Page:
The rest of the world also has to give us everything we need to ensure that we can continue to live like we do. If they don’t, we’ll just take it. Remember what I said about not wanting to piss off the drunken family member because of the potential for violence? The majority of the world treats us like we’re that belligerent bully, trying to keep us appeased so we don’t get mad at them and get violent. All they have to do is look at what we’ve done to Afghanistan and Iraq recently, and other places around the world prior to that, to have a fair idea of what happens to anyone who defies us.

One of the things they tell you when you stop drinking and doing drugs is you’re going to have to change the people you hang out with. You’re going to discover you don’t have very much in common with them anyway. What’s even harder than that to cope with, though, is how much you have to change the way you live in order to rid yourself of addictive behaviour.

There are no half measures. You can’t just stop drinking or doing drugs and not deal with the behaviours that are characteristic of the addict. It means changing yourself significantly at a personal level in terms of the way you treat people and the world in general. You can no longer assume the position of being the centre of the universe, or act without thinking about the consequences of your actions.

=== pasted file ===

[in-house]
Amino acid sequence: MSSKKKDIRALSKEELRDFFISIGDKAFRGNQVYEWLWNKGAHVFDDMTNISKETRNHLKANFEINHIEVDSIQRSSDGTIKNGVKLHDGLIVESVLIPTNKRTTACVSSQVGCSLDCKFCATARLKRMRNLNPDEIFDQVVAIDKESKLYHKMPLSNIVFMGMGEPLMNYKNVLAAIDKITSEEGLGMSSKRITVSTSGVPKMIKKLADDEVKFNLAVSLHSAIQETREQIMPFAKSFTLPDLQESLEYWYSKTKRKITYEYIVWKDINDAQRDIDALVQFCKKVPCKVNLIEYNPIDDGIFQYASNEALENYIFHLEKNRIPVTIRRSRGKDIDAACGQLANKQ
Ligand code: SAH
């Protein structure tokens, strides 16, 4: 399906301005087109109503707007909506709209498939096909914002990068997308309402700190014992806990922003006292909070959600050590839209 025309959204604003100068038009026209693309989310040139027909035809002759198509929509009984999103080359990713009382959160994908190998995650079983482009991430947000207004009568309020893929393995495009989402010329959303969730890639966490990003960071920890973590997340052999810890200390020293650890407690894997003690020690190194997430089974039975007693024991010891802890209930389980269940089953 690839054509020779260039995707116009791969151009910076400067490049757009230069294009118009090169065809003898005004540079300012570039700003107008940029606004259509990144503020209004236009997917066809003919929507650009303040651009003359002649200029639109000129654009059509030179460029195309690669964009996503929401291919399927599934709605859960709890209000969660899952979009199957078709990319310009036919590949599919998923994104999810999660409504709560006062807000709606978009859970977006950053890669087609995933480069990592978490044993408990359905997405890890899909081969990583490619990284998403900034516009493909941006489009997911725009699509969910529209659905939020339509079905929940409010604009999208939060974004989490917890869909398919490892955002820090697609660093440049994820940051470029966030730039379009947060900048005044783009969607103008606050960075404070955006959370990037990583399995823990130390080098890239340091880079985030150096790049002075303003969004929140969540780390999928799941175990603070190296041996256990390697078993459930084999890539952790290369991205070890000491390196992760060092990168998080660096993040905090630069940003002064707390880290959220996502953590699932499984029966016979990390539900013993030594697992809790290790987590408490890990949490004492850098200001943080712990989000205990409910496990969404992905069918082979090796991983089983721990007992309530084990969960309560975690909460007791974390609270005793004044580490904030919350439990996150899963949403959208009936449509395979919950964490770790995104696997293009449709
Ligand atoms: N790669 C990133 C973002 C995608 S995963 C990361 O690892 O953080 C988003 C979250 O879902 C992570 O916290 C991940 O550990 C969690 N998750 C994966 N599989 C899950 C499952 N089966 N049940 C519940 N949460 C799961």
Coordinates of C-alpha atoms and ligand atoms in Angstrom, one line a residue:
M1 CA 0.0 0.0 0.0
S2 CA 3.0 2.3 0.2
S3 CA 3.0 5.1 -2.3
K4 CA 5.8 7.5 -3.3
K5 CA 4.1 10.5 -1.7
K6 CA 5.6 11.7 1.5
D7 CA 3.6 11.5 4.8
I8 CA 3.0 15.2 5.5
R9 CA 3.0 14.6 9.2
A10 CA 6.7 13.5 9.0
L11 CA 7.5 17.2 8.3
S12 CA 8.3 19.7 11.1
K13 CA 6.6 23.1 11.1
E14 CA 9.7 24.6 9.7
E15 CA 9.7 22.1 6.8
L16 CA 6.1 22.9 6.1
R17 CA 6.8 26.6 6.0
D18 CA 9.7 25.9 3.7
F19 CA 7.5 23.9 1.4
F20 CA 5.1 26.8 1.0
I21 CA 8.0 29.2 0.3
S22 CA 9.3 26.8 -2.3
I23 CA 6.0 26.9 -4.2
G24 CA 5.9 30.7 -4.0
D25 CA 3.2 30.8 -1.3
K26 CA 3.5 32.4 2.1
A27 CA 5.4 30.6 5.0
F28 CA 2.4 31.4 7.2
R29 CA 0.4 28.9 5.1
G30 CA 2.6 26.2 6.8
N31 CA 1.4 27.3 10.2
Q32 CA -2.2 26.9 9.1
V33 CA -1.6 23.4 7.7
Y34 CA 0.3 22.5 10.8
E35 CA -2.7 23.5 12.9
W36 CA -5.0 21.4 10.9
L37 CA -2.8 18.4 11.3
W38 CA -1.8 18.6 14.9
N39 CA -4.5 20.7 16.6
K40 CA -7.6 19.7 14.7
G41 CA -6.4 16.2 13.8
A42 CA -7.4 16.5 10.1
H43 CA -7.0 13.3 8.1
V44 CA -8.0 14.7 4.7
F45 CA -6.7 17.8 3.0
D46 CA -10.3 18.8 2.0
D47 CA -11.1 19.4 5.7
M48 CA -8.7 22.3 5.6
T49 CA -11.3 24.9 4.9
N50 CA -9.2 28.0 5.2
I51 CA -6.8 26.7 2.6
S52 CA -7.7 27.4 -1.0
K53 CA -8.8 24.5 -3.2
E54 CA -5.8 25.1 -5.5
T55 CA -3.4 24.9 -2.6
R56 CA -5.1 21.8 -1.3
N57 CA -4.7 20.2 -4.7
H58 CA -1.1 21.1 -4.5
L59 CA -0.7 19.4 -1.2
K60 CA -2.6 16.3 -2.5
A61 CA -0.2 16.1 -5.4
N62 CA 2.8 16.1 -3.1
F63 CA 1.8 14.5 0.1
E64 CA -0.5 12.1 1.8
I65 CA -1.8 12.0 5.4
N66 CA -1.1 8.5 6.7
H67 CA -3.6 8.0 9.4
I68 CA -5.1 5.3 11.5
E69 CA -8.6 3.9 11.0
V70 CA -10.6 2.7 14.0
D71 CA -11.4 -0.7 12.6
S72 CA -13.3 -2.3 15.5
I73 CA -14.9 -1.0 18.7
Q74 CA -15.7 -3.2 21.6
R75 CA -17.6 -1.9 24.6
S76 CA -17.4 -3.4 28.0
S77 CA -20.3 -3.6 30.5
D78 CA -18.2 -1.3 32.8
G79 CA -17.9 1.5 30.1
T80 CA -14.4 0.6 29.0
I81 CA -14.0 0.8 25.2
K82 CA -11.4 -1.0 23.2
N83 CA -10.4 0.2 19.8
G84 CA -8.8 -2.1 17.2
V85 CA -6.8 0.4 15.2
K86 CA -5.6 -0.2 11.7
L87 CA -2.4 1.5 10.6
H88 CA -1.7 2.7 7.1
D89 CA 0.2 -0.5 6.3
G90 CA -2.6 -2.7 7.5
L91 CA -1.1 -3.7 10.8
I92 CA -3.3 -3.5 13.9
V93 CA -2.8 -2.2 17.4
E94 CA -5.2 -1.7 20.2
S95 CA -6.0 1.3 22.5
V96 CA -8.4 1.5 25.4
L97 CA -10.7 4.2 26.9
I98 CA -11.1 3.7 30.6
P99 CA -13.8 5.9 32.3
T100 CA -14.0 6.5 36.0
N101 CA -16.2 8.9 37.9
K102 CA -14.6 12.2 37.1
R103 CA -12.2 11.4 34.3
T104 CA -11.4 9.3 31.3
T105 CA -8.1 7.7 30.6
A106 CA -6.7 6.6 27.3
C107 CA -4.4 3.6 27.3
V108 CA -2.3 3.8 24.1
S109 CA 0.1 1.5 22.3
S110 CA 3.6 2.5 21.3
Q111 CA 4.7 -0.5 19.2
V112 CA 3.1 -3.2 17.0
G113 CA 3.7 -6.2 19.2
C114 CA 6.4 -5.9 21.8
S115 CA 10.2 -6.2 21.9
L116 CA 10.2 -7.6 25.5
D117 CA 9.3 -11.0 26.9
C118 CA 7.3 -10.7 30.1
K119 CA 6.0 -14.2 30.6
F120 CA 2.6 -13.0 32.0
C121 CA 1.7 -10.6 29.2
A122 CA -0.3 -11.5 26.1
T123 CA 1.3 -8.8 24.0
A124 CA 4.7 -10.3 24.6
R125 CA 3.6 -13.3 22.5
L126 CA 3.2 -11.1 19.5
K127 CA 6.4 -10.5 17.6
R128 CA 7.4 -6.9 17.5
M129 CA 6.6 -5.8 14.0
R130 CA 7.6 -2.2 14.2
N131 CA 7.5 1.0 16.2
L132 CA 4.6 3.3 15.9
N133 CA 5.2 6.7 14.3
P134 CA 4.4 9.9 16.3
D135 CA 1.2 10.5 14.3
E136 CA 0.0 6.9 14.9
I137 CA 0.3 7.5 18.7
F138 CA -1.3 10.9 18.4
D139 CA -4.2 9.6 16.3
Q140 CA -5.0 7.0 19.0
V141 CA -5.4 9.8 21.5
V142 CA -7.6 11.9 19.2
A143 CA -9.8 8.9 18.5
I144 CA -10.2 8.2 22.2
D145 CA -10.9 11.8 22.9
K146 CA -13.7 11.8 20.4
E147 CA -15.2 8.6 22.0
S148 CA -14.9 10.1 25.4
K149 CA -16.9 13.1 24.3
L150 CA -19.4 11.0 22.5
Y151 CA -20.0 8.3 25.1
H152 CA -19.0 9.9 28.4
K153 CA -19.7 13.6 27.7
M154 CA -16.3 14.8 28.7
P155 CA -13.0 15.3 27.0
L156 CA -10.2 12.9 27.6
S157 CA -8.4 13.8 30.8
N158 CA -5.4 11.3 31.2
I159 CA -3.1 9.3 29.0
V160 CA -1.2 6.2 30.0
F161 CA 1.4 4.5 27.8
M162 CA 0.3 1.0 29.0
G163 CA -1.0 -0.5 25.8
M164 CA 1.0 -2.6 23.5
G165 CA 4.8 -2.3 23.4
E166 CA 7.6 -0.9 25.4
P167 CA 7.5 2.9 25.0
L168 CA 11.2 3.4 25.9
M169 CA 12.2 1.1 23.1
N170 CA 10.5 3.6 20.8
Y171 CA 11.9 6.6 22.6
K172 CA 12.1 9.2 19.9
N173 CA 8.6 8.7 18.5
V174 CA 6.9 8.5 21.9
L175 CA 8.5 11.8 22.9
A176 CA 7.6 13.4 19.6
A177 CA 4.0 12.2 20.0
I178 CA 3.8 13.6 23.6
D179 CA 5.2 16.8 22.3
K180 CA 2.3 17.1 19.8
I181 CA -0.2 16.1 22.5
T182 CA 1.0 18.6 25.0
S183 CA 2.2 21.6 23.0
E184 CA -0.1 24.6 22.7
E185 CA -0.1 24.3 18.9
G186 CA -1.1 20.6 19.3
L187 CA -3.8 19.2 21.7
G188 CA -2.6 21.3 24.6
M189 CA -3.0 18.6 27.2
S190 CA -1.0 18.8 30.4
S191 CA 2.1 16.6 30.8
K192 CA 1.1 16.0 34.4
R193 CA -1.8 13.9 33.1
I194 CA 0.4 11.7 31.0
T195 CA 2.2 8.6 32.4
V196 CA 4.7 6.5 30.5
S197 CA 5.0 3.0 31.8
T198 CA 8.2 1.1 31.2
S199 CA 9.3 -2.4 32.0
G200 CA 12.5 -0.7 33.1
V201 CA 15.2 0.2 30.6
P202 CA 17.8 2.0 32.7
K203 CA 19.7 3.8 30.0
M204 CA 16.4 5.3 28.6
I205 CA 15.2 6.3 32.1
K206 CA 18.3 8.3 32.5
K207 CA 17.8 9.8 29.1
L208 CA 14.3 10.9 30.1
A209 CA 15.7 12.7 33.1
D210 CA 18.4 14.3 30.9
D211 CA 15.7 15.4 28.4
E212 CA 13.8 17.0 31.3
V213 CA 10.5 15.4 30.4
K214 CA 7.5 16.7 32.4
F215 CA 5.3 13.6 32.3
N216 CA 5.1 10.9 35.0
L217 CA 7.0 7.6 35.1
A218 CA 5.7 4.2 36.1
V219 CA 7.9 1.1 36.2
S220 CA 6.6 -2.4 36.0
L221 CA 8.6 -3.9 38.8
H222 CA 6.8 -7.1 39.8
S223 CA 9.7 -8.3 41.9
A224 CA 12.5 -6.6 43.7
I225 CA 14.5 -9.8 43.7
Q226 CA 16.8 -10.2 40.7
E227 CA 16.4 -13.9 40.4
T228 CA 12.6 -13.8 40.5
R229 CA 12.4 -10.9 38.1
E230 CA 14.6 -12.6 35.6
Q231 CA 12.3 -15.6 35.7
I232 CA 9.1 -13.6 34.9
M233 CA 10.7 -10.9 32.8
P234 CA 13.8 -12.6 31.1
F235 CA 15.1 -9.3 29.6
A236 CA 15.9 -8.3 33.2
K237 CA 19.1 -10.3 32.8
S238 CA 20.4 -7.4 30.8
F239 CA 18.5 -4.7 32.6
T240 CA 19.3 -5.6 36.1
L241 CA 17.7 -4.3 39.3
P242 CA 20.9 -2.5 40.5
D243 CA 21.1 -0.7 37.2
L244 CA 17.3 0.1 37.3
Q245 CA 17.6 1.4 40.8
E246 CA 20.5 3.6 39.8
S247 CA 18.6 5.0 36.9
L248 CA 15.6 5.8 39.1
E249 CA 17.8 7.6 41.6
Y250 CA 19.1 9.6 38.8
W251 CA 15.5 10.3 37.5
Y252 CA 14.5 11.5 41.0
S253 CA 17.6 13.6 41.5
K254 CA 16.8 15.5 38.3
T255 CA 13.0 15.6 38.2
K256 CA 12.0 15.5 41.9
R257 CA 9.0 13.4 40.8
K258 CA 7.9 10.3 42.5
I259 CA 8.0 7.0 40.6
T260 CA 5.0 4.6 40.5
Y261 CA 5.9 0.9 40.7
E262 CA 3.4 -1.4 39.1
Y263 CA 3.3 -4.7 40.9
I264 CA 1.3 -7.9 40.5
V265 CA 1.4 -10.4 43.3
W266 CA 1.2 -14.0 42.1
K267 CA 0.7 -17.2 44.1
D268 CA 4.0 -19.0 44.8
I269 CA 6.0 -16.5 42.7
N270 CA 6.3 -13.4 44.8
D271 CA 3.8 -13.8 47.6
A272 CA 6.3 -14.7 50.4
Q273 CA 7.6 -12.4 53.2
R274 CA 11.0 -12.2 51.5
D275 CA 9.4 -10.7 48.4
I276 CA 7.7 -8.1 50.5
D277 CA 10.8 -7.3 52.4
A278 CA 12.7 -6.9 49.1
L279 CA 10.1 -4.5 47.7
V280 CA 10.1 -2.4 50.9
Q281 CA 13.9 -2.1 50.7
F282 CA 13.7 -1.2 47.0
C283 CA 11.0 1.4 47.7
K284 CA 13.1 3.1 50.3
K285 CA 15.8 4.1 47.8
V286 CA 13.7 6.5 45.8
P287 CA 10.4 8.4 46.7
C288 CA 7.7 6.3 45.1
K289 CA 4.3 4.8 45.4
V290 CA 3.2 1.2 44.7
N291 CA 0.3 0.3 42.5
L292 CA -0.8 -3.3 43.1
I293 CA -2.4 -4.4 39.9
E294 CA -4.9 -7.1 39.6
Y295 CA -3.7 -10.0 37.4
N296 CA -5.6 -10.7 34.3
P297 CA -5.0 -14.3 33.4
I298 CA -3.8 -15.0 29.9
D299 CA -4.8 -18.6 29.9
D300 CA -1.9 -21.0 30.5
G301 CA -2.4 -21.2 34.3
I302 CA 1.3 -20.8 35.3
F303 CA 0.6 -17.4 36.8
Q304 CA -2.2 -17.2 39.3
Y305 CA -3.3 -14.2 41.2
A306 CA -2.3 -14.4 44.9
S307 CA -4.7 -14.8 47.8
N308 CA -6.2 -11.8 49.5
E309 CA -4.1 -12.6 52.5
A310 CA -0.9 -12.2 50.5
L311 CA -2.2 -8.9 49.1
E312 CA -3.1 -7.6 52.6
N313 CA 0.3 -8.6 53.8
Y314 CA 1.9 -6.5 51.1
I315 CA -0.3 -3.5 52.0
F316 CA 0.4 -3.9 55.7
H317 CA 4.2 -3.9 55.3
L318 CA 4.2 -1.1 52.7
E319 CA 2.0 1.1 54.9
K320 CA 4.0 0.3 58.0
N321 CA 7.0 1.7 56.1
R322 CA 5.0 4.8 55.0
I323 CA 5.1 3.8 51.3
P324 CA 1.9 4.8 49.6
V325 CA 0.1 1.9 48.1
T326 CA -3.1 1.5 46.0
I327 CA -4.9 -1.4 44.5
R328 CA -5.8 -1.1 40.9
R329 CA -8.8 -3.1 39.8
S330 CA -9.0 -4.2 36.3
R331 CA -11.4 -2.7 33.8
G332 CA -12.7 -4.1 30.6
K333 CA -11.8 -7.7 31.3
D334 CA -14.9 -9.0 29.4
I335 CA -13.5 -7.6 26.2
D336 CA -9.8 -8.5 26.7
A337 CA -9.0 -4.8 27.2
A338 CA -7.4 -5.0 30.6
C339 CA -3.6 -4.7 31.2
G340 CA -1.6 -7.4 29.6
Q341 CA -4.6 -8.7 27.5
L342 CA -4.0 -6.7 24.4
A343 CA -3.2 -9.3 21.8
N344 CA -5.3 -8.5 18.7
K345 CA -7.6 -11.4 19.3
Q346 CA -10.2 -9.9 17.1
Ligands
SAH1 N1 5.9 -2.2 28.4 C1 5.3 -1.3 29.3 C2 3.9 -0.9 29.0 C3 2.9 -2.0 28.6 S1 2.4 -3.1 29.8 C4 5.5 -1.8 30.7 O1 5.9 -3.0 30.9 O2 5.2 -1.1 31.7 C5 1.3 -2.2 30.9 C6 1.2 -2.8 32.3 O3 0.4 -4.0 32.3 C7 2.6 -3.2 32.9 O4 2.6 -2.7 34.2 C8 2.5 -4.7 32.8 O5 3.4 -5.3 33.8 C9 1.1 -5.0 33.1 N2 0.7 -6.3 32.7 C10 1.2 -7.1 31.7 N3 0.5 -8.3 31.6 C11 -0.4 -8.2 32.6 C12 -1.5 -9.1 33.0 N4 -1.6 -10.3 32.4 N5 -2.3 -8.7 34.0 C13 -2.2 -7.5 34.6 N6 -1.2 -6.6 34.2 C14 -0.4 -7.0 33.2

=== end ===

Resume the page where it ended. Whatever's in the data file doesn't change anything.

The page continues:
Simply going from one day to the next without having a drink or doing drugs does not mean you stopped being an addict. It’s stopping drinking and doing drugs, which, although admirable, hasn’t done anything to cure you of the problems that started you doing them in the first place. It will only be by figuring out the root causes of your addiction that you’ll be able to start dealing with the behaviour that is the result of being an addict.

There’s never an excuse for being an addict, but there’s always an explanation.

About Richard Marcus

Richard Marcus is the author of three books commissioned by Ulysses Press, "What Will Happen In Eragon IV?" (2009) and "The Unofficial Heroes Of Olympus Companion" and "Introduction to Greek Mythology For Kids". Aside from Blogcritics he contributes to and his work has appeared in the German edition of Rolling Stone Magazine and has been translated into numerous languages in multiple publications.